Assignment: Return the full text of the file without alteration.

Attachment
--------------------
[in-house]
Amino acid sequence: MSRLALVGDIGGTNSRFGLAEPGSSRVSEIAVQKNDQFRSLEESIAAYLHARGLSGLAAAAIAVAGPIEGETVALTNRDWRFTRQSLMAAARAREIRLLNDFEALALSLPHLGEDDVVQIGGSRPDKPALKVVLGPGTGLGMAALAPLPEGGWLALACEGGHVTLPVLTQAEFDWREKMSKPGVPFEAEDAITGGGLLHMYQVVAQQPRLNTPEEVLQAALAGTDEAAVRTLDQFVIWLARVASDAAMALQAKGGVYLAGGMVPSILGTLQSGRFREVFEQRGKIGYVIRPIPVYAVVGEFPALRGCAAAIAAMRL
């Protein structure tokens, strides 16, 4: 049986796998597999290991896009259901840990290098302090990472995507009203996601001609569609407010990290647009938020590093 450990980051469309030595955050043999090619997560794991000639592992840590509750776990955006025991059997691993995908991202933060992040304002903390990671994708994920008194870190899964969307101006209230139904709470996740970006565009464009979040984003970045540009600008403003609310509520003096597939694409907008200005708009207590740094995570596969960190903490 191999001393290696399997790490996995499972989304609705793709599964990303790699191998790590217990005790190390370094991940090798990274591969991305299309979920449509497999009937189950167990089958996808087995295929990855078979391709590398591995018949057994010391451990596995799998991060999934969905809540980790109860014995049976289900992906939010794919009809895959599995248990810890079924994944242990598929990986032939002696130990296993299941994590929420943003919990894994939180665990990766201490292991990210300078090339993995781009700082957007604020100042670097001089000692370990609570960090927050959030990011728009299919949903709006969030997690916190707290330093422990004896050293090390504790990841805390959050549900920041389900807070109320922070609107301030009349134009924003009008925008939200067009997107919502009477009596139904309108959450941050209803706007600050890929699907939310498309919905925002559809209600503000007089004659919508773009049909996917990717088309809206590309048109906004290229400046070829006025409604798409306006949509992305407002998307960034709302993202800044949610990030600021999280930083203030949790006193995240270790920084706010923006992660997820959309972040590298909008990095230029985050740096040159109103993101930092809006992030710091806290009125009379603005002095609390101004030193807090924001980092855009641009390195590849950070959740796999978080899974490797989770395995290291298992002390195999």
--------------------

[in-house]
Amino acid sequence: MSRLALVGDIGGTNSRFGLAEPGSSRVSEIAVQKNDQFRSLEESIAAYLHARGLSGLAAAAIAVAGPIEGETVALTNRDWRFTRQSLMAAARAREIRLLNDFEALALSLPHLGEDDVVQIGGSRPDKPALKVVLGPGTGLGMAALAPLPEGGWLALACEGGHVTLPVLTQAEFDWREKMSKPGVPFEAEDAITGGGLLHMYQVVAQQPRLNTPEEVLQAALAGTDEAAVRTLDQFVIWLARVASDAAMALQAKGGVYLAGGMVPSILGTLQSGRFREVFEQRGKIGYVIRPIPVYAVVGEFPALRGCAAAIAAMRL
């Protein structure tokens, strides 16, 4: 049986796998597999290991896009259901840990290098302090990472995507009203996601001609569609407010990290647009938020590093 450990980051469309030595955050043999090619997560794991000639592992840590509750776990955006025991059997691993995908991202933060992040304002903390990671994708994920008194870190899964969307101006209230139904709470996740970006565009464009979040984003970045540009600008403003609310509520003096597939694409907008200005708009207590740094995570596969960190903490 191999001393290696399997790490996995499972989304609705793709599964990303790699191998790590217990005790190390370094991940090798990274591969991305299309979920449509497999009937189950167990089958996808087995295929990855078979391709590398591995018949057994010391451990596995799998991060999934969905809540980790109860014995049976289900992906939010794919009809895959599995248990810890079924994944242990598929990986032939002696130990296993299941994590929420943003919990894994939180665990990766201490292991990210300078090339993995781009700082957007604020100042670097001089000692370990609570960090927050959030990011728009299919949903709006969030997690916190707290330093422990004896050293090390504790990841805390959050549900920041389900807070109320922070609107301030009349134009924003009008925008939200067009997107919502009477009596139904309108959450941050209803706007600050890929699907939310498309919905925002559809209600503000007089004659919508773009049909996917990717088309809206590309048109906004290229400046070829006025409604798409306006949509992305407002998307960034709302993202800044949610990030600021999280930083203030949790006193995240270790920084706010923006992660997820959309972040590298909008990095230029985050740096040159109103993101930092809006992030710091806290009125009379603005002095609390101004030193807090924001980092855009641009390195590849950070959740796999978080899974490797989770395995290291298992002390195999």